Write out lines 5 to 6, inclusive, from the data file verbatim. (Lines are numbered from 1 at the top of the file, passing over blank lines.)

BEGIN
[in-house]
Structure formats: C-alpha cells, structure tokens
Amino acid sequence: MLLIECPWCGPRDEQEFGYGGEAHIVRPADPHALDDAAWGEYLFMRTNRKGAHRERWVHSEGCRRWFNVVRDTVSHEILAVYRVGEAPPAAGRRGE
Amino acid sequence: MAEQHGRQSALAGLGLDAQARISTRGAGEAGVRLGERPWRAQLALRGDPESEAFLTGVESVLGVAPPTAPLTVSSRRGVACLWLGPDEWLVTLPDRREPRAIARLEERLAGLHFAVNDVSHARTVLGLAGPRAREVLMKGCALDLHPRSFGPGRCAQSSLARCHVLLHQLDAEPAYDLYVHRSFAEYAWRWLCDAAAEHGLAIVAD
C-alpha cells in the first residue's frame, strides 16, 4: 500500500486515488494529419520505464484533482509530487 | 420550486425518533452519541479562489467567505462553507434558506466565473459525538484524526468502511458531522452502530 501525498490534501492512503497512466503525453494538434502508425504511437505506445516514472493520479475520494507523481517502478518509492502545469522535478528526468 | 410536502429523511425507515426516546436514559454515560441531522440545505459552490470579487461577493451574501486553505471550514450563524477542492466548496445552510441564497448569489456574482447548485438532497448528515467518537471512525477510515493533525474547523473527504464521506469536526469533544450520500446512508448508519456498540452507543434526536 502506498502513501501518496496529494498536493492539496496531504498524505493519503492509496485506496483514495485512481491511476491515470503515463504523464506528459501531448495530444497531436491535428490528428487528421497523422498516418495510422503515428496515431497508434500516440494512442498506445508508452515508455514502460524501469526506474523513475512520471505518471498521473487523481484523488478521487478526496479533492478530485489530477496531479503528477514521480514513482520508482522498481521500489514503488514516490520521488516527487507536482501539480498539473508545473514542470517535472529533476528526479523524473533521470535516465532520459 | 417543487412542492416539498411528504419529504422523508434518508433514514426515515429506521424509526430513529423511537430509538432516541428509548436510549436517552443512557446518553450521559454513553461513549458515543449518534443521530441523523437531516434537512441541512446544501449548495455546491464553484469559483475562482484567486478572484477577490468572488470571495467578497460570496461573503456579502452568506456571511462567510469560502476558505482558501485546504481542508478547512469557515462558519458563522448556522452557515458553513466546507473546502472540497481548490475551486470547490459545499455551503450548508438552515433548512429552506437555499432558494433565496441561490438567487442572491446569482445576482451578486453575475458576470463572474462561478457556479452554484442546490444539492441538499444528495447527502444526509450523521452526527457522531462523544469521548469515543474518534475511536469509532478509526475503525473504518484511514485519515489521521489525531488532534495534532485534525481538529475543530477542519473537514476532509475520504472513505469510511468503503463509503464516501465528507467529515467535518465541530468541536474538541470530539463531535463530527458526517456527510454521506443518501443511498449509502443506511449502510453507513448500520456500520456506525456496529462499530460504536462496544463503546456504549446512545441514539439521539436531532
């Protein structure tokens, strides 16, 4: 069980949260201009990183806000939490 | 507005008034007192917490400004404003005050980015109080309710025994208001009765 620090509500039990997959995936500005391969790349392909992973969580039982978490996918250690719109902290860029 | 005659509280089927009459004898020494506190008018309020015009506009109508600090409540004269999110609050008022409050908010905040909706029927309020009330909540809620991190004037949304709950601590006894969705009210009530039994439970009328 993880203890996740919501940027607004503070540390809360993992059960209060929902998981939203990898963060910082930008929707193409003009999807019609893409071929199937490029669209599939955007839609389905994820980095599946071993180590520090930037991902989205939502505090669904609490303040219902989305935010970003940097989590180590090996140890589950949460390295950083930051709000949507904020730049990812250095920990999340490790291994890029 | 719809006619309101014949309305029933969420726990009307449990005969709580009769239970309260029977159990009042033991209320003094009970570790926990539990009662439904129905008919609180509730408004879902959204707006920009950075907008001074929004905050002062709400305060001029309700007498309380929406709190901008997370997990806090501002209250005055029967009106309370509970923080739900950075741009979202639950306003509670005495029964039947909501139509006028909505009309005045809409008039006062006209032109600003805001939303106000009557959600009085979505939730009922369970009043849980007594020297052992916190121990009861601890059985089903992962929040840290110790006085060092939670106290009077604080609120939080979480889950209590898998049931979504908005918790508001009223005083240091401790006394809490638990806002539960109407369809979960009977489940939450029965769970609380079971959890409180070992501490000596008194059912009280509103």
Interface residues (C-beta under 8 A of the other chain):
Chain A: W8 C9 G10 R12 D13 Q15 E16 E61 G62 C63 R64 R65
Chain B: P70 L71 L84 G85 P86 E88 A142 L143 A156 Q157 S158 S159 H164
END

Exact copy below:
C-alpha cells in the first residue's frame, strides 16, 4: 500500500486515488494529419520505464484533482509530487 | 420550486425518533452519541479562489467567505462553507434558506466565473459525538484524526468502511458531522452502530 501525498490534501492512503497512466503525453494538434502508425504511437505506445516514472493520479475520494507523481517502478518509492502545469522535478528526468 | 410536502429523511425507515426516546436514559454515560441531522440545505459552490470579487461577493451574501486553505471550514450563524477542492466548496445552510441564497448569489456574482447548485438532497448528515467518537471512525477510515493533525474547523473527504464521506469536526469533544450520500446512508448508519456498540452507543434526536 502506498502513501501518496496529494498536493492539496496531504498524505493519503492509496485506496483514495485512481491511476491515470503515463504523464506528459501531448495530444497531436491535428490528428487528421497523422498516418495510422503515428496515431497508434500516440494512442498506445508508452515508455514502460524501469526506474523513475512520471505518471498521473487523481484523488478521487478526496479533492478530485489530477496531479503528477514521480514513482520508482522498481521500489514503488514516490520521488516527487507536482501539480498539473508545473514542470517535472529533476528526479523524473533521470535516465532520459 | 417543487412542492416539498411528504419529504422523508434518508433514514426515515429506521424509526430513529423511537430509538432516541428509548436510549436517552443512557446518553450521559454513553461513549458515543449518534443521530441523523437531516434537512441541512446544501449548495455546491464553484469559483475562482484567486478572484477577490468572488470571495467578497460570496461573503456579502452568506456571511462567510469560502476558505482558501485546504481542508478547512469557515462558519458563522448556522452557515458553513466546507473546502472540497481548490475551486470547490459545499455551503450548508438552515433548512429552506437555499432558494433565496441561490438567487442572491446569482445576482451578486453575475458576470463572474462561478457556479452554484442546490444539492441538499444528495447527502444526509450523521452526527457522531462523544469521548469515543474518534475511536469509532478509526475503525473504518484511514485519515489521521489525531488532534495534532485534525481538529475543530477542519473537514476532509475520504472513505469510511468503503463509503464516501465528507467529515467535518465541530468541536474538541470530539463531535463530527458526517456527510454521506443518501443511498449509502443506511449502510453507513448500520456500520456506525456496529462499530460504536462496544463503546456504549446512545441514539439521539436531532
């Protein structure tokens, strides 16, 4: 069980949260201009990183806000939490 | 507005008034007192917490400004404003005050980015109080309710025994208001009765 620090509500039990997959995936500005391969790349392909992973969580039982978490996918250690719109902290860029 | 005659509280089927009459004898020494506190008018309020015009506009109508600090409540004269999110609050008022409050908010905040909706029927309020009330909540809620991190004037949304709950601590006894969705009210009530039994439970009328 993880203890996740919501940027607004503070540390809360993992059960209060929902998981939203990898963060910082930008929707193409003009999807019609893409071929199937490029669209599939955007839609389905994820980095599946071993180590520090930037991902989205939502505090669904609490303040219902989305935010970003940097989590180590090996140890589950949460390295950083930051709000949507904020730049990812250095920990999340490790291994890029 | 719809006619309101014949309305029933969420726990009307449990005969709580009769239970309260029977159990009042033991209320003094009970570790926990539990009662439904129905008919609180509730408004879902959204707006920009950075907008001074929004905050002062709400305060001029309700007498309380929406709190901008997370997990806090501002209250005055029967009106309370509970923080739900950075741009979202639950306003509670005495029964039947909501139509006028909505009309005045809409008039006062006209032109600003805001939303106000009557959600009085979505939730009922369970009043849980007594020297052992916190121990009861601890059985089903992962929040840290110790006085060092939670106290009077604080609120939080979480889950209590898998049931979504908005918790508001009223005083240091401790006394809490638990806002539960109407369809979960009977489940939450029965769970609380079971959890409180070992501490000596008194059912009280509103």